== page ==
[livejournal.com profile] kateelliott on why "show don't tell" works:
Humans like to figure out other humans. We evolved to observe, interact, gossip, and create relationships. Creating a relationship between the characters is not all a novelist does. We as writers are also creating a relationship between the character and the reader.
Don't give us the adjectives of your conception of the character, give us the character in (inter)action.

And while I'm linking, I might as well plop in my current collection. A lot of long reading in this batch, for some reason: Even if, as I suspect, all of you are secretly ninja and so already know that. That I have no proof that any of you are ninja only goes to show how good you are at it.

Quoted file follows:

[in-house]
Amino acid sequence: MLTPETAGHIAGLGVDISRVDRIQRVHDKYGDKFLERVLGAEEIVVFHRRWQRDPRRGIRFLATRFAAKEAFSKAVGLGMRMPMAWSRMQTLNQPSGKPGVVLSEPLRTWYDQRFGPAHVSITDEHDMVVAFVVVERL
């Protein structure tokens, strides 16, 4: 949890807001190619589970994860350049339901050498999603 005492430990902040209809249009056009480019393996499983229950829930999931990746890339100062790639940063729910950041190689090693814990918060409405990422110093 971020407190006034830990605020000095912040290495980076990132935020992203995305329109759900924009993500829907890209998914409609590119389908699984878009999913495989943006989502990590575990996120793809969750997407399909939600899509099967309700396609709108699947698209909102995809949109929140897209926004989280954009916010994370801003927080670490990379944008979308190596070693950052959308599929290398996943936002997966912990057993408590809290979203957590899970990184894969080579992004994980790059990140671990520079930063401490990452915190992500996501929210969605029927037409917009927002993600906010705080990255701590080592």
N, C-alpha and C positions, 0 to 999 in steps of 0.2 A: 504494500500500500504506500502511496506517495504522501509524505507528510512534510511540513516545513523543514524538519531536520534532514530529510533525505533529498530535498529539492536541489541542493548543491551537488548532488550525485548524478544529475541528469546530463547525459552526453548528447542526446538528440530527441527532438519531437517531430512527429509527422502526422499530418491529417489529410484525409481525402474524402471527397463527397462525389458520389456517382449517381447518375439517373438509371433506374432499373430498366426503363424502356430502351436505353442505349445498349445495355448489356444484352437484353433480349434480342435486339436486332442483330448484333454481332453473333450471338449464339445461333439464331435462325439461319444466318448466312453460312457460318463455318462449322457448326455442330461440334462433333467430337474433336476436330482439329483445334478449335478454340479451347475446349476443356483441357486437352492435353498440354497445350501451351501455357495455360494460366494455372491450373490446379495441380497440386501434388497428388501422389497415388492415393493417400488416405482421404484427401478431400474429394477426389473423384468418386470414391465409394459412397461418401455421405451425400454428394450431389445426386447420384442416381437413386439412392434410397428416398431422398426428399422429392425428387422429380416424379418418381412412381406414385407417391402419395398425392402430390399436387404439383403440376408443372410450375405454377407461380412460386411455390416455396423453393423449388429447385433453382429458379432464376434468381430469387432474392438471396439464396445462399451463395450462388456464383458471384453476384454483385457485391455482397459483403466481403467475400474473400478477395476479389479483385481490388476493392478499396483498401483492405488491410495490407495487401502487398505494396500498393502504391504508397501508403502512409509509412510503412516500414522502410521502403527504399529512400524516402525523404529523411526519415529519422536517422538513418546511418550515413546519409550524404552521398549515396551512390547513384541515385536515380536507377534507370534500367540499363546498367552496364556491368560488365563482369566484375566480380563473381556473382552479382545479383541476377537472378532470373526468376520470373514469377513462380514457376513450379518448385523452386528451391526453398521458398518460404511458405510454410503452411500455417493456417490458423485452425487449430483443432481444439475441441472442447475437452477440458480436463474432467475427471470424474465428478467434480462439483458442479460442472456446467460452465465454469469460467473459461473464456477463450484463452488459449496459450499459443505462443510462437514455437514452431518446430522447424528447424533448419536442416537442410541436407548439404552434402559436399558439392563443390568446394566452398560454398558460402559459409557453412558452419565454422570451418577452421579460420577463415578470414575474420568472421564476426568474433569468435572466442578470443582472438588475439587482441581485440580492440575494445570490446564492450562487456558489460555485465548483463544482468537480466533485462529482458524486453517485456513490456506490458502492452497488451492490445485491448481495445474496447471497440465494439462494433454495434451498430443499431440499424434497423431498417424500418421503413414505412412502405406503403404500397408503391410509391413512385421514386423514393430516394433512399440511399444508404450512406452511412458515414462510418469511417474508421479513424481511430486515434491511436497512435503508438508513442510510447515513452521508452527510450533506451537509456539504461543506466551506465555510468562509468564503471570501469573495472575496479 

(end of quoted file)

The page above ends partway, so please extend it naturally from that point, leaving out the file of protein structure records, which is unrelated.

---L.
larryhammer: a wisp of smoke, label: "it comes in curlicues, spirals as it twirls" (curlicues)
[livejournal.com profile] kateelliott on why "show don't tell" works:
Humans like to figure out other humans. We evolved to observe, interact, gossip, and create relationships. Creating a relationship between the characters is not all a novelist does. We as writers are also creating a relationship between the character and the reader.
Don't give us the adjectives of your conception of the character, give us the character in (inter)action.

And while I'm linking, I might as well plop in my current collection. A lot of long reading in this batch, for some reason: Even if, as I suspect, all of you are secretly ninja and so already know that. That I have no proof that any of you are ninja only goes to show how good you are at it.

---L.
larryhammer: Enceladus (the moon, not the mythological being), label: "Enceladus is sexy" (astronomy)
Link, link, linkity link. Most of them about art. ---L.
larryhammer: Enceladus (the moon, not the mythological being), label: "Enceladus is sexy" (astronomy)
Link, link, linkity link. Most of them about art. ---L.